Thursday, August 19, 2010

Michael Komarck does TOR's e-book cover for THE KNIFE OF DREAMS on the WoT

I love the WoT ( you might have figured it already) but the one thing I never liked about it was the first Orbit's covers. If I did not know the books were amazing before seeing those covers I would never picked those books up from a bookstore shelf. The covers look childish and I truly have no patient for young adult fantasy books ( My apologies to all Harry Potter and such fans but I just can't stand that type of fantasy literature - in my book, fantasy literature is a very serious and profound type of  art, the characters and plots always so rich and meaningful, bringing us the memories of lost values and imaginary realities that I cannot compute with schools of wizardry and teenage dragon tamers- big respect to the authors but not my cup of ale ). Anyways, so you just have an idea of the type of covers Orbit did for WoT that I dont like, here is one example:

Although those Orbit covers for the first Wheel of Time books are considered collectibles nowadays, I just don't like them. Now the "new" Orbit covers I really love, they can make even the most demanding fantasy reader wonder about what's inside those black mysterious covers. Here's one :

But enough about the past and lets focus on the present. Tor is publishing the e-book versions of the entire WoT saga and is inviting great fantasy digital artists to do them. This post is intended as a praise for the new Knife of Dreams e-book on Tor, by the artist Michael Komarck. It displays Min and Rand Al Thor battling one of the forsaken, Semirhage. Don't you love it?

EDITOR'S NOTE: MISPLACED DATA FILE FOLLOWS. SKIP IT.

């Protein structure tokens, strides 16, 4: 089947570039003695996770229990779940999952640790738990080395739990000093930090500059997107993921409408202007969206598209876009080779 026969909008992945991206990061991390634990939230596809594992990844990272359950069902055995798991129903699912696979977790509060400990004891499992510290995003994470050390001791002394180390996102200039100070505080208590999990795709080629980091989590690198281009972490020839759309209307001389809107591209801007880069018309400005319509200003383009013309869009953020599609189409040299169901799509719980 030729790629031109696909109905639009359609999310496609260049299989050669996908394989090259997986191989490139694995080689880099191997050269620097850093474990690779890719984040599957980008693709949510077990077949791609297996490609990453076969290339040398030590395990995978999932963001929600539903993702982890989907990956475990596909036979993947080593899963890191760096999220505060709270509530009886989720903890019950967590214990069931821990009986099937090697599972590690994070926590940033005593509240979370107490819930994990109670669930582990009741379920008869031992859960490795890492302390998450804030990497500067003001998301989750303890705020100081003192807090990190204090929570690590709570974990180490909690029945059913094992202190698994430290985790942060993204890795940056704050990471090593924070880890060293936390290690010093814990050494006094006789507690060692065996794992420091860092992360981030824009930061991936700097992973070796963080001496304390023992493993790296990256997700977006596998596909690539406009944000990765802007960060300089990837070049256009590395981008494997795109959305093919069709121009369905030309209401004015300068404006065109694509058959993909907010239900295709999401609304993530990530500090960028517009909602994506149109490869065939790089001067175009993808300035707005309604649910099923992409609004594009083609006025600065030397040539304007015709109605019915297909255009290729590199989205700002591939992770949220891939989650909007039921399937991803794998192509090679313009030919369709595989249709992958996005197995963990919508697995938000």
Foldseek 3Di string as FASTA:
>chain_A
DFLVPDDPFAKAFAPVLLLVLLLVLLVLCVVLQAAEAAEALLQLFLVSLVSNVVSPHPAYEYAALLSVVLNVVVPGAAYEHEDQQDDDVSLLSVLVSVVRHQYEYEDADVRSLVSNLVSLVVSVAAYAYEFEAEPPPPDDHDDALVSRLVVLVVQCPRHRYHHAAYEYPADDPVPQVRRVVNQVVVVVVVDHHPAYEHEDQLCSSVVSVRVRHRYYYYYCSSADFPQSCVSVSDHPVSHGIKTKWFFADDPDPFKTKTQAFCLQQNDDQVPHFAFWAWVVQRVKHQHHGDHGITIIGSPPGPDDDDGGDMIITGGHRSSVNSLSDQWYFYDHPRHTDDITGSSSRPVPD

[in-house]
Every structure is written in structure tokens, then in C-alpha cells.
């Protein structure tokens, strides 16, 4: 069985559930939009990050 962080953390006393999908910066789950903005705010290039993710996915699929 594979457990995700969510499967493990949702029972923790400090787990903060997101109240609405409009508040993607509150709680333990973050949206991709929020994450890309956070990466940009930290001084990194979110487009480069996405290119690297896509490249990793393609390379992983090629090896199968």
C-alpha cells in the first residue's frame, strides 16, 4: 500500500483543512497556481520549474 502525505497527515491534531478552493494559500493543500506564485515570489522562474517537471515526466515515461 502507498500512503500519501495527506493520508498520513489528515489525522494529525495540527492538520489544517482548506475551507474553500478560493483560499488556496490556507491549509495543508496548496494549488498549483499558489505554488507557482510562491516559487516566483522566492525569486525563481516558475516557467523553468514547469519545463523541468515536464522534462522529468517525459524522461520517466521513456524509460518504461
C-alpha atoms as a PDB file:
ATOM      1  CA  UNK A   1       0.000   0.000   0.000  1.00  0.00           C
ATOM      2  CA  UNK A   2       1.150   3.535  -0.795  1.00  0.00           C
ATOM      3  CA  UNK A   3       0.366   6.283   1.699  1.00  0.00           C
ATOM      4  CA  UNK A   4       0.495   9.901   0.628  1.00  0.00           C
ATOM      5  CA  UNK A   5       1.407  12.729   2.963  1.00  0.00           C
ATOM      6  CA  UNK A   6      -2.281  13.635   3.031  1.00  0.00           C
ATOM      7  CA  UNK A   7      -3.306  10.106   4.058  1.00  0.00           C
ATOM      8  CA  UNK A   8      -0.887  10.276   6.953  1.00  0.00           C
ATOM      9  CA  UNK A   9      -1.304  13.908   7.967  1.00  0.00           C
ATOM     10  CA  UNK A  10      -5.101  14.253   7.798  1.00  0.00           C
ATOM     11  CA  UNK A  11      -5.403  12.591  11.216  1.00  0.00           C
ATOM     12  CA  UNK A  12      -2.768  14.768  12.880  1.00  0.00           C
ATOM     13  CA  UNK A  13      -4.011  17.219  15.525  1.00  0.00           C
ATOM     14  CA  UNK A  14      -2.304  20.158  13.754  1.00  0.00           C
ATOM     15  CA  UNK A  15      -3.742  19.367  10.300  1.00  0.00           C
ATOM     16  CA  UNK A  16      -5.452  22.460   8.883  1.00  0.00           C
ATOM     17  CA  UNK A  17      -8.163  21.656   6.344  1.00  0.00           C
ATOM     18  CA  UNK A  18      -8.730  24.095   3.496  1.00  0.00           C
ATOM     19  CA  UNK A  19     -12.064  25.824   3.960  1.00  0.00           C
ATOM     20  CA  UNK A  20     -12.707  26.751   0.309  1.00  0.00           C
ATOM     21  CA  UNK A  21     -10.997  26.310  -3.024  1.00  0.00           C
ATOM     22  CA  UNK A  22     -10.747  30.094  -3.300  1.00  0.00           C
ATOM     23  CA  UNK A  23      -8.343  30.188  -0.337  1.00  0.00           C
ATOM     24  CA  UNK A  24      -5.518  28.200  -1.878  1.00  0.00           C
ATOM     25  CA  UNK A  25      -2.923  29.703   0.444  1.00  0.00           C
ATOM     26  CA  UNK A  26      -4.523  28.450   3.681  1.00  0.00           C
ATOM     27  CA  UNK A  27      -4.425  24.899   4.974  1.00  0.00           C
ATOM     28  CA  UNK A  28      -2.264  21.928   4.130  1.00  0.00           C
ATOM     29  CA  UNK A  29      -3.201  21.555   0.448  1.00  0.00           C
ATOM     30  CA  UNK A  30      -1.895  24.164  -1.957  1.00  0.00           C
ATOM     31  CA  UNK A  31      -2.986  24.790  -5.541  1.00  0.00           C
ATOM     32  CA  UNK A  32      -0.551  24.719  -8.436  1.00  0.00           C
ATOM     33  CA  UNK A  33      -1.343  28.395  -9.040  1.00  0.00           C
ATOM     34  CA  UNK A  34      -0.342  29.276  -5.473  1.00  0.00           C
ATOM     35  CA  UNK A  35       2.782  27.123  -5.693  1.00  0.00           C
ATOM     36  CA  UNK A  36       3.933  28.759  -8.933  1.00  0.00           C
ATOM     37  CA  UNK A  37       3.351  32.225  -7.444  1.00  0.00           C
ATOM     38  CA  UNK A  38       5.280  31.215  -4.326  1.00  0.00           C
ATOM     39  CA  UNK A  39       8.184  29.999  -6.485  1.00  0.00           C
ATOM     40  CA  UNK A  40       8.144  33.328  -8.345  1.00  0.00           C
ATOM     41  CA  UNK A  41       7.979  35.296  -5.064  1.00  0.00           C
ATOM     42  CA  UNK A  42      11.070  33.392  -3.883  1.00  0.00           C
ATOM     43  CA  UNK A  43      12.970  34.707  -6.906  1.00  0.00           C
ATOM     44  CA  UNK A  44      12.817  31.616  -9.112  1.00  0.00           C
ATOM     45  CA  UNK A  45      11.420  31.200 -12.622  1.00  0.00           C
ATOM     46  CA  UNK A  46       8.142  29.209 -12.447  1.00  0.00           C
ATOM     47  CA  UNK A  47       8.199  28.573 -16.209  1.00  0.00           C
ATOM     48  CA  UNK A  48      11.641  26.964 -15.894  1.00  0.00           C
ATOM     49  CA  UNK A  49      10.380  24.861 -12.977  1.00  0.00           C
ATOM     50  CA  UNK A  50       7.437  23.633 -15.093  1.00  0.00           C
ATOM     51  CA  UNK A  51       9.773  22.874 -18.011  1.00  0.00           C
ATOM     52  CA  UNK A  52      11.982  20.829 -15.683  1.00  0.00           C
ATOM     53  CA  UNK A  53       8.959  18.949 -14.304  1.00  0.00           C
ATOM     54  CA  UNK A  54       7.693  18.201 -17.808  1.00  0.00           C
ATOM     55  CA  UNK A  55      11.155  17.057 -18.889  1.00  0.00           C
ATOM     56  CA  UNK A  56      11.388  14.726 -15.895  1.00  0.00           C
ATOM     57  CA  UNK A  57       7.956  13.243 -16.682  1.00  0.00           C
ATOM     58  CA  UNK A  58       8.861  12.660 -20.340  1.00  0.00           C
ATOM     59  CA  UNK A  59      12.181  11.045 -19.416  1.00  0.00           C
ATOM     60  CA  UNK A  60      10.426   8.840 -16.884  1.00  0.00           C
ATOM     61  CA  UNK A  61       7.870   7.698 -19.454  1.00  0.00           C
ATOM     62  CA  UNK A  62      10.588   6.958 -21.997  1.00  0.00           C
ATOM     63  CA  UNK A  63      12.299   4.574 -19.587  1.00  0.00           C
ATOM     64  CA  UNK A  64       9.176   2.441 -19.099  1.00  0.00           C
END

Here's an excerpt from Tor's article about this cover :

Knife of Dreams, volume eleven in Robert Jordan’s The Wheel of Time, will be available in ebook form on August 24th. In celebration of Jordan’s work, we have commissioned fourteen artists to interpret one of the Wheel of Time books in their own style. (Previous editions can be seen here. The first seven ebooks can be purchased here.)(...)"

"At this point in the series Rand’s physical and mental stability is breaking down. Komarck’s tight composition and unconventional angles make the viewer feel that imbalance. Komarck engages you by making you feel slightly uncomfortable, almost wishing you could take a step back to regain your composure." 

To see more of Michael Komarck’s illustrations visit his website.

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